According to the report – produced after a December meeting between the WRT, the Department of Health, strategic health authorities and trade unions – the cuts may threaten government plans to move large portions of healthcare out of the acute sector and into the community.
‘Nurse training and employment have been reduced too sharply in the light of uncertain skill-mix development and productivity gain,’ the review team concluded.
It was even more damning about the state of the midwifery workforce, saying there was ‘insufficient capacity to meet demand’ and calling for immediate improvement in both recruitment and retention.
These concerns will come as no surprise to nurses and midwives and their representative organisations, who have been warning the government of such concerns since training and job cuts started to take effect in 2006.
In its report, the WRT suggests that numbers of whole-time equivalent (WTE) nurses will plateau and then decrease slightly over the next four years.
Unions are worried this will mean there will not be enough nurses to meet demand.
Unison’s head of nursing Gail Adams said: 'I don’t think that will be enough, especially if you look at the age profile of the workforce and take into account the fact that we’re competing with an international shortfall in nursing, which means the nurses we do train are going to be like gold dust and other countries will be seeking to employ them.'
The predicted plateau in nurse numbers results from a range of factors – reduced commissions in pre-registration training, lack of employment for newly qualified nurses, a sharp reduction in international recruitment and an increase in numbers retiring.
It is evident that the decrease in pre-registration commissions has been significant. In 2006–2007 the number of nursing and midwifery commissions fell by 10.4%, from 23,650 to 21,200. In 2007–2008 they rose just 0.7% to 21,350, according to further information from the WRT.
As has been well documented, this was largely a knee-jerk response to financial pressures on the NHS. But it will almost certainly have a long-term effect on the profession.
‘If you reduce the number of commissions for a couple of years, then you lose the infrastructure and you lose the nurse educators and mentors so we don’t have the infrastructure there to train people,’ Ms Adams warned.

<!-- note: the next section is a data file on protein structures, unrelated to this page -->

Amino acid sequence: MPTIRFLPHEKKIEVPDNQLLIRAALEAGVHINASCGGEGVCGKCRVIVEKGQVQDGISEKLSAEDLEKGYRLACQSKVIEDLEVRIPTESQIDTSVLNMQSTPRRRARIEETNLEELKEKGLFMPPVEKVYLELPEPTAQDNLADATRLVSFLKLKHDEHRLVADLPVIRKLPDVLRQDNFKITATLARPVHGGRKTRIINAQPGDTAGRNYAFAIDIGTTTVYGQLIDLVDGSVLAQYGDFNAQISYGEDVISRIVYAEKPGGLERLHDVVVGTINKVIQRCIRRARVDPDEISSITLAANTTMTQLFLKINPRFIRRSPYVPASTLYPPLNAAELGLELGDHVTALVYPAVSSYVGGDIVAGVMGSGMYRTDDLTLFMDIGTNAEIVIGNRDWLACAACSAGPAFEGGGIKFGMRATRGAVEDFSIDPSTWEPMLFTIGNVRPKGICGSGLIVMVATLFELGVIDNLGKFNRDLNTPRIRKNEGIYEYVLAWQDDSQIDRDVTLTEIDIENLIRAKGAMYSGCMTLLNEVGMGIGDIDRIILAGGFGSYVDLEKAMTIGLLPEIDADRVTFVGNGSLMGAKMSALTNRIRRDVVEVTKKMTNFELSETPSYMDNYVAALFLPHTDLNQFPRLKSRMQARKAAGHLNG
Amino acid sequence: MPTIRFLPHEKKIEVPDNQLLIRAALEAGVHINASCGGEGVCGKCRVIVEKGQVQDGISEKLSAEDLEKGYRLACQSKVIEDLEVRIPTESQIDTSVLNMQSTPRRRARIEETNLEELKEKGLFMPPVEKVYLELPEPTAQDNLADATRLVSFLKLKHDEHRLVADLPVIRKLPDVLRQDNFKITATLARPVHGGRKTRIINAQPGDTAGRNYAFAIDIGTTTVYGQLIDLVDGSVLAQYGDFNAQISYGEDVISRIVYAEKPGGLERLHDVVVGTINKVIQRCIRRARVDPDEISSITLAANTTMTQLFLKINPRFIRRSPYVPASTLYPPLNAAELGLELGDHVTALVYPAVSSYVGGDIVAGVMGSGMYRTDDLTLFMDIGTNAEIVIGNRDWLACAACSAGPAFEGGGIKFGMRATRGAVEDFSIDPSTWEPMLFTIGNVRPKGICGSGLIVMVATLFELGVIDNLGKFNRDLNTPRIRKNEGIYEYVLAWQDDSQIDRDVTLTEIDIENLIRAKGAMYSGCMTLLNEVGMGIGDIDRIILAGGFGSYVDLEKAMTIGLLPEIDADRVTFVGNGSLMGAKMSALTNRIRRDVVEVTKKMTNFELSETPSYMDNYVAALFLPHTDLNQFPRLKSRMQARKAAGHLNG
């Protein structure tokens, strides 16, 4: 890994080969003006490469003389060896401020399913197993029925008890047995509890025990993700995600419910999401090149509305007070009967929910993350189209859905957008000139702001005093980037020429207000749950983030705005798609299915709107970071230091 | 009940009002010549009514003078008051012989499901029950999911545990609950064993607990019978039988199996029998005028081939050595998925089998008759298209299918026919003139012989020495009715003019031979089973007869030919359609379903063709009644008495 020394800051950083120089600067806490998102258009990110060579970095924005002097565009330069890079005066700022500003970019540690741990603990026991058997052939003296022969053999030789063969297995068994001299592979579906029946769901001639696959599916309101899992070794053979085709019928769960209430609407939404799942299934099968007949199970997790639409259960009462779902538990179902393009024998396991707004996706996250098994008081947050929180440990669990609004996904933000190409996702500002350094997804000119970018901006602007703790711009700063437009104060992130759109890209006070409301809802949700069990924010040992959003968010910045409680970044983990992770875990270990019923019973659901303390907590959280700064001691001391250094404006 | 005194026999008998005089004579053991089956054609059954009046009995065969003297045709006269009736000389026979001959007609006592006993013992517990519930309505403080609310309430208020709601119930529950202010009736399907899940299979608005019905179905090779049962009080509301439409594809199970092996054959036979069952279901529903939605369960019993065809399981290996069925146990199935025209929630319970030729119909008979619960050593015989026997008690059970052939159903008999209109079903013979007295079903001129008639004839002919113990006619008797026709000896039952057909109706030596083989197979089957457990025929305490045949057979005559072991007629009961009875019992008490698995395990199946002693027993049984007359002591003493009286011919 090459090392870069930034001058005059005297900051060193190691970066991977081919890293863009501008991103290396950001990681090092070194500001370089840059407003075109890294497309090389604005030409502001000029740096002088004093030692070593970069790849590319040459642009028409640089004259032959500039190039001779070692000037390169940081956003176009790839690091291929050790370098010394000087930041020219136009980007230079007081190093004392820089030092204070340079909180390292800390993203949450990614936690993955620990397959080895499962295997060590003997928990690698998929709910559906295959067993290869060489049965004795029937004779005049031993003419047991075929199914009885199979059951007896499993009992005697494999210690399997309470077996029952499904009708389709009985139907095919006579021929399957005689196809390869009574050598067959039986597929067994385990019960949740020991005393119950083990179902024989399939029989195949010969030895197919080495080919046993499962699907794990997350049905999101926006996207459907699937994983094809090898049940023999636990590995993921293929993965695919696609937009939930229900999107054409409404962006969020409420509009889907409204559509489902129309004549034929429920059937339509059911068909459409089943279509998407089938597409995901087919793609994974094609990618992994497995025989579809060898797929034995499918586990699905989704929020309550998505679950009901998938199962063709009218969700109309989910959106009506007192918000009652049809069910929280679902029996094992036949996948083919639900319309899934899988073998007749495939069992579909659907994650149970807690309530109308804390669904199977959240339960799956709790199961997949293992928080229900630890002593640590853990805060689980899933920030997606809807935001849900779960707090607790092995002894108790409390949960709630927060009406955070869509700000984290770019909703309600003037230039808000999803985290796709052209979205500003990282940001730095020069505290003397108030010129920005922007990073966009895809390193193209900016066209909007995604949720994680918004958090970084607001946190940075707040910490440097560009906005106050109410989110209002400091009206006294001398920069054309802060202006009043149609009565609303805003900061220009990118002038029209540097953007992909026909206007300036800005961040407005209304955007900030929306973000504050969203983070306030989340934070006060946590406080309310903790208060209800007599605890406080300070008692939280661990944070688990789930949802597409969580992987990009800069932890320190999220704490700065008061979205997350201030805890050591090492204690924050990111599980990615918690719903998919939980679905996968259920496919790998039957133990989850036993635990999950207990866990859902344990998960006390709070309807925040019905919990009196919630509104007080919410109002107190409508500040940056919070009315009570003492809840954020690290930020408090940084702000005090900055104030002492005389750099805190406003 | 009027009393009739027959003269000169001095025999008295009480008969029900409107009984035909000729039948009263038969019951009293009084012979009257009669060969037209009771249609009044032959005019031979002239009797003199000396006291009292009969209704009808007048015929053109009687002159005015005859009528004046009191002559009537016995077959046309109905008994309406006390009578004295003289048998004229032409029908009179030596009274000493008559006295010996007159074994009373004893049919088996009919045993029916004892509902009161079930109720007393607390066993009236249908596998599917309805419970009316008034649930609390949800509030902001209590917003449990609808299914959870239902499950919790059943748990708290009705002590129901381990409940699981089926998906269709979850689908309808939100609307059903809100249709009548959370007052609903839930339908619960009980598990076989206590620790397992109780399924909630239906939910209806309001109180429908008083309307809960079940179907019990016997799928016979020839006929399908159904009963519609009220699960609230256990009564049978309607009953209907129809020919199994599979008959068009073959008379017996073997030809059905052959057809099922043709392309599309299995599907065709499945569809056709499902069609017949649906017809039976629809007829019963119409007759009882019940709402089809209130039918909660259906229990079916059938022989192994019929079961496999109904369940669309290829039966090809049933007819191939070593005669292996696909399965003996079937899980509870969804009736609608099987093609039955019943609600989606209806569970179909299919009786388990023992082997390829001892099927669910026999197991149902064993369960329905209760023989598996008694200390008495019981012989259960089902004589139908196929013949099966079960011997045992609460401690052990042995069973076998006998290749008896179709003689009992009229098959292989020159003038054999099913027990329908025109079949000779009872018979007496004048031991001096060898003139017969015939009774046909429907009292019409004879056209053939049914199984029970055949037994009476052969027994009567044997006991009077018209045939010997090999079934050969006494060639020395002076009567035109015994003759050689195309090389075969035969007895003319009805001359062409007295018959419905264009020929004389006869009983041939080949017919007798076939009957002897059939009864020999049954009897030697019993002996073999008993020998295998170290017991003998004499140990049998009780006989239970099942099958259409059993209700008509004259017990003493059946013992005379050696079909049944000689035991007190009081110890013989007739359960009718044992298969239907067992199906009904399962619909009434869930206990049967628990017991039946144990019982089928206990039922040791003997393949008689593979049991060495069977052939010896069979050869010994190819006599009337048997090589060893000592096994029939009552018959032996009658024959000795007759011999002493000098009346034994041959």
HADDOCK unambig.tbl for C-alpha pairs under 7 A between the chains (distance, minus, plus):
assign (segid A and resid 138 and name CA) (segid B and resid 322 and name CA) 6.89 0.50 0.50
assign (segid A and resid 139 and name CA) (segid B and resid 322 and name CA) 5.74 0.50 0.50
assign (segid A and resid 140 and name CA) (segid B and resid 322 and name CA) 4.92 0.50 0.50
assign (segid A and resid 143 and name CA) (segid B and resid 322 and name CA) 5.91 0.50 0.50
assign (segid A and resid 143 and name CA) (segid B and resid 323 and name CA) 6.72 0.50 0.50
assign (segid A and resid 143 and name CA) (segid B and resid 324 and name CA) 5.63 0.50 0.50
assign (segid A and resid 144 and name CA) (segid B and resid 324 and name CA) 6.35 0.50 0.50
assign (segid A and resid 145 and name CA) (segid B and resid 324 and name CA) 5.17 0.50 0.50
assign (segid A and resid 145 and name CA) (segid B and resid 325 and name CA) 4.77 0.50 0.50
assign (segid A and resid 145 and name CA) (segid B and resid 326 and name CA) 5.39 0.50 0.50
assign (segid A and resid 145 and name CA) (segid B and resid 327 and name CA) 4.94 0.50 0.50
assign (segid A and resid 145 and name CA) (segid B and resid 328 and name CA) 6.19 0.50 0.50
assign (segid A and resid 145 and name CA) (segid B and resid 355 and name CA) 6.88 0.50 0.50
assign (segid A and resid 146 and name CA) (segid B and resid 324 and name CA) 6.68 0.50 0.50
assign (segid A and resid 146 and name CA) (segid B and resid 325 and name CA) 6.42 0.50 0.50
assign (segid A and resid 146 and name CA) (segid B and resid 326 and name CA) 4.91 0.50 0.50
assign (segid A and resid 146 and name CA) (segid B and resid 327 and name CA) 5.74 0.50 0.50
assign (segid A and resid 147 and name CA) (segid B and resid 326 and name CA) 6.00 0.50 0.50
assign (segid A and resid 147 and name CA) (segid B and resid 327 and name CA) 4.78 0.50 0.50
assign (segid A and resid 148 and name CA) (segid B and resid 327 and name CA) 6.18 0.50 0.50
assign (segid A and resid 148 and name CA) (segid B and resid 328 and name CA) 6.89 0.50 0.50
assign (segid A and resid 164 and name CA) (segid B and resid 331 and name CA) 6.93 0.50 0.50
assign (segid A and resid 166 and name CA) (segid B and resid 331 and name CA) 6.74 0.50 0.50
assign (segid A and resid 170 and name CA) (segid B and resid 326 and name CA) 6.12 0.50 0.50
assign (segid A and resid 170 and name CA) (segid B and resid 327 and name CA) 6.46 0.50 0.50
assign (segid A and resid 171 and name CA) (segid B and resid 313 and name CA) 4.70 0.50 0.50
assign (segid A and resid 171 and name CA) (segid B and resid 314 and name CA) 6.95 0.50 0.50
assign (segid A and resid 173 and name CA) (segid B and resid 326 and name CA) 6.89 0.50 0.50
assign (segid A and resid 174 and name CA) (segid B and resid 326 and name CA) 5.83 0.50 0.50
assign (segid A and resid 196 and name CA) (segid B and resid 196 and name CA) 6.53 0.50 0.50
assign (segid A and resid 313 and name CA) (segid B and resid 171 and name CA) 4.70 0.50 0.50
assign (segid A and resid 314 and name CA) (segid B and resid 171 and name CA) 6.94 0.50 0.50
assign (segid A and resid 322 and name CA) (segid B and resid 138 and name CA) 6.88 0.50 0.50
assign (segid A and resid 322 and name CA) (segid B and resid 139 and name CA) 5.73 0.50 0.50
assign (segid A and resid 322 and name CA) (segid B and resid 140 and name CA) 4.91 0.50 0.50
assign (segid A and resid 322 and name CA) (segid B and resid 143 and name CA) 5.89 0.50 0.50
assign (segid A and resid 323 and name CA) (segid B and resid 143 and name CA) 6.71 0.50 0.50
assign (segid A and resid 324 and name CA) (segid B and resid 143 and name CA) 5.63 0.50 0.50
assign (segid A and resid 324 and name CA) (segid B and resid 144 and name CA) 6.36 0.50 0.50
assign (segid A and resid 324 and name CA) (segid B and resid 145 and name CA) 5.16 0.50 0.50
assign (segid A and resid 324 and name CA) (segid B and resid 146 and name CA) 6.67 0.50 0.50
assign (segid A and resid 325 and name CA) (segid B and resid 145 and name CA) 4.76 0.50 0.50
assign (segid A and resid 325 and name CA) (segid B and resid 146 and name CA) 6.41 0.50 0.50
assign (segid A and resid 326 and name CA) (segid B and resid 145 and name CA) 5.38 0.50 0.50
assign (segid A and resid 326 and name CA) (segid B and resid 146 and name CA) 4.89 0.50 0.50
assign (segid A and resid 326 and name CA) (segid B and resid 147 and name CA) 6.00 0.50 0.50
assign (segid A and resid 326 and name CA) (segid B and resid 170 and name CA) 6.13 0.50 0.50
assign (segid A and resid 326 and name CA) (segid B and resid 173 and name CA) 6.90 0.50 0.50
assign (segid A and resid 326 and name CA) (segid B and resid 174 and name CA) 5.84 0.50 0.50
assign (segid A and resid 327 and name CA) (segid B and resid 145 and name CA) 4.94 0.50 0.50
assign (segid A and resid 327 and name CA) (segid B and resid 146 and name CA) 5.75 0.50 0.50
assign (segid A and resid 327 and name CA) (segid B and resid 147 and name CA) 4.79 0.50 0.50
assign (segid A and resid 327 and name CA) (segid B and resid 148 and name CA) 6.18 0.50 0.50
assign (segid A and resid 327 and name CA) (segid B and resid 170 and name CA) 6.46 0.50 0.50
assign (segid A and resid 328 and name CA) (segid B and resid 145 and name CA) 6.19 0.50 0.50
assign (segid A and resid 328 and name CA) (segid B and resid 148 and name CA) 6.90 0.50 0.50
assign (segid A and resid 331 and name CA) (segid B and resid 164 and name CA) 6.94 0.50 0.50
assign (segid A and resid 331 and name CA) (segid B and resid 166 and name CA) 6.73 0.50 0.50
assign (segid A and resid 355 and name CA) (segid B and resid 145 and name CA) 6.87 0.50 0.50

Another knee-jerk reaction was the decision to take band 5 and 6 nurses and midwives off the shortage occupation list, which fast-tracks visas for those being recruited from non-European countries.
Unions have always been against this move and have said that it is a cause of serious concern to trusts.
‘We campaigned against this at the time, and the evidence that is coming back to us now is that it is causing trusts real problems,’ said Nicola Power, RCN research and information officer.
Ms Adams agreed: ‘We’ve always argued that there was no evidence to support this and that, in fact, what we were looking at was an unstable period because of the financial pressure on trusts.’
The figures on nurse retirement should also be a wake-up call. According to DH data, the number of nurses who retired in 2004 was 3,814. The WRT predicts that by 2012 that figure will have more than doubled to 7,905. By 2016 it will have almost tripled to 9,560.
In the lead-up to the December summit, the WRT commissioned research from the University of Warwick on the quality of workforce planning. ‘In the main, the modelling and related forecasting of the demand for skills in the UK health sector is not very sophisticated,’ the research concluded, finding no examples of fully integrated models.
One of the challenges has been obtaining, accurate data about the workforce, for example on student attrition rates. ‘We’re never going to be able to have effective workforce planning if we’re haemorrhaging students through attrition,’ said Ms Adams.
‘You need stability in terms of the number you train in order to effectively workforce plan,’ she added.
The WRT report estimates the current nursing attrition rate at around 16% and midwifery attrition at around 18%. However, Martyn Dell, WRT workforce development manager, admitted that the data is patchy and that there are sometimes discrepancies in the way in which different universities collect and record the information.
Indeed Ms Adams believes the rate is higher than that outlined in the WRT document. Other concerns raised in the Warwick report are that the NHS is failing to plan for all staff groups simultaneously. ‘One area where planners have a big blind spot is the requirement of the independent sector,’ said Ms Power.
Nurse unions argue that it is crucial for the DH and SHA workforce planners, who all attended the meeting in December, to heed the advice of the WRT.
Barrie Brown, Unite lead officer for nursing, says that urgent action is needed.
‘The government and SHAs must respond to this,’ he said.
‘These are very big and vital issues in terms of the modernisation and development of the health service – including those specialist areas which will be needed to deliver what has been actually promised by the government.’
WRT facts, figures and predictions